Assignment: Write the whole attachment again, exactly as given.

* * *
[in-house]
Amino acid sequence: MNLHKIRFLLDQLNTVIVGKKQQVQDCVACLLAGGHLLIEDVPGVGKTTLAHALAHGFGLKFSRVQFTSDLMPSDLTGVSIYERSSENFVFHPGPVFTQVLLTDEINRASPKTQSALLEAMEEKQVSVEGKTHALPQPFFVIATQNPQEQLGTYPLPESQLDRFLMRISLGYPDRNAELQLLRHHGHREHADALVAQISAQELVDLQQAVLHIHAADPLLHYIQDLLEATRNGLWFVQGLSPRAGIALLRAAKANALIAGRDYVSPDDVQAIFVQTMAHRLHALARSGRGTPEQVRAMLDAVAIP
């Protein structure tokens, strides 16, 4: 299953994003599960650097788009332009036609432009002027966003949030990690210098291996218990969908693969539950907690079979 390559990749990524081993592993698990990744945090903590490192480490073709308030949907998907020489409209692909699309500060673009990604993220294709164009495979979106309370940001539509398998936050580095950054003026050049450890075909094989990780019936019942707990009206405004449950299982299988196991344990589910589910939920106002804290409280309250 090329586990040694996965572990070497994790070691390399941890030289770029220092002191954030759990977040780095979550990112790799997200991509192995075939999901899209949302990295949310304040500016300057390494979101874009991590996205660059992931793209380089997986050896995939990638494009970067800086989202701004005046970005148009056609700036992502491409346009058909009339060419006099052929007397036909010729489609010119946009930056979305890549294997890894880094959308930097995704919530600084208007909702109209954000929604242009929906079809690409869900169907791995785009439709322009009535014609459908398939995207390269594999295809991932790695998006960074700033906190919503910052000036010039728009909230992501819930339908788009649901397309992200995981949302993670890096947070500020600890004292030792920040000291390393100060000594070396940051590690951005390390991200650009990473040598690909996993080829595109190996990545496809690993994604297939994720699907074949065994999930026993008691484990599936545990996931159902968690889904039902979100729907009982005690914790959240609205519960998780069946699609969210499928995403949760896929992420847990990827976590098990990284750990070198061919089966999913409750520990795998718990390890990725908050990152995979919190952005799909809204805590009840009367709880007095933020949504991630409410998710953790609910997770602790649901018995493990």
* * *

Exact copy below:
[in-house]
Amino acid sequence: MNLHKIRFLLDQLNTVIVGKKQQVQDCVACLLAGGHLLIEDVPGVGKTTLAHALAHGFGLKFSRVQFTSDLMPSDLTGVSIYERSSENFVFHPGPVFTQVLLTDEINRASPKTQSALLEAMEEKQVSVEGKTHALPQPFFVIATQNPQEQLGTYPLPESQLDRFLMRISLGYPDRNAELQLLRHHGHREHADALVAQISAQELVDLQQAVLHIHAADPLLHYIQDLLEATRNGLWFVQGLSPRAGIALLRAAKANALIAGRDYVSPDDVQAIFVQTMAHRLHALARSGRGTPEQVRAMLDAVAIP
């Protein structure tokens, strides 16, 4: 299953994003599960650097788009332009036609432009002027966003949030990690210098291996218990969908693969539950907690079979 390559990749990524081993592993698990990744945090903590490192480490073709308030949907998907020489409209692909699309500060673009990604993220294709164009495979979106309370940001539509398998936050580095950054003026050049450890075909094989990780019936019942707990009206405004449950299982299988196991344990589910589910939920106002804290409280309250 090329586990040694996965572990070497994790070691390399941890030289770029220092002191954030759990977040780095979550990112790799997200991509192995075939999901899209949302990295949310304040500016300057390494979101874009991590996205660059992931793209380089997986050896995939990638494009970067800086989202701004005046970005148009056609700036992502491409346009058909009339060419006099052929007397036909010729489609010119946009930056979305890549294997890894880094959308930097995704919530600084208007909702109209954000929604242009929906079809690409869900169907791995785009439709322009009535014609459908398939995207390269594999295809991932790695998006960074700033906190919503910052000036010039728009909230992501819930339908788009649901397309992200995981949302993670890096947070500020600890004292030792920040000291390393100060000594070396940051590690951005390390991200650009990473040598690909996993080829595109190996990545496809690993994604297939994720699907074949065994999930026993008691484990599936545990996931159902968690889904039902979100729907009982005690914790959240609205519960998780069946699609969210499928995403949760896929992420847990990827976590098990990284750990070198061919089966999913409750520990795998718990390890990725908050990152995979919190952005799909809204805590009840009367709880007095933020949504991630409410998710953790609910997770602790649901018995493990």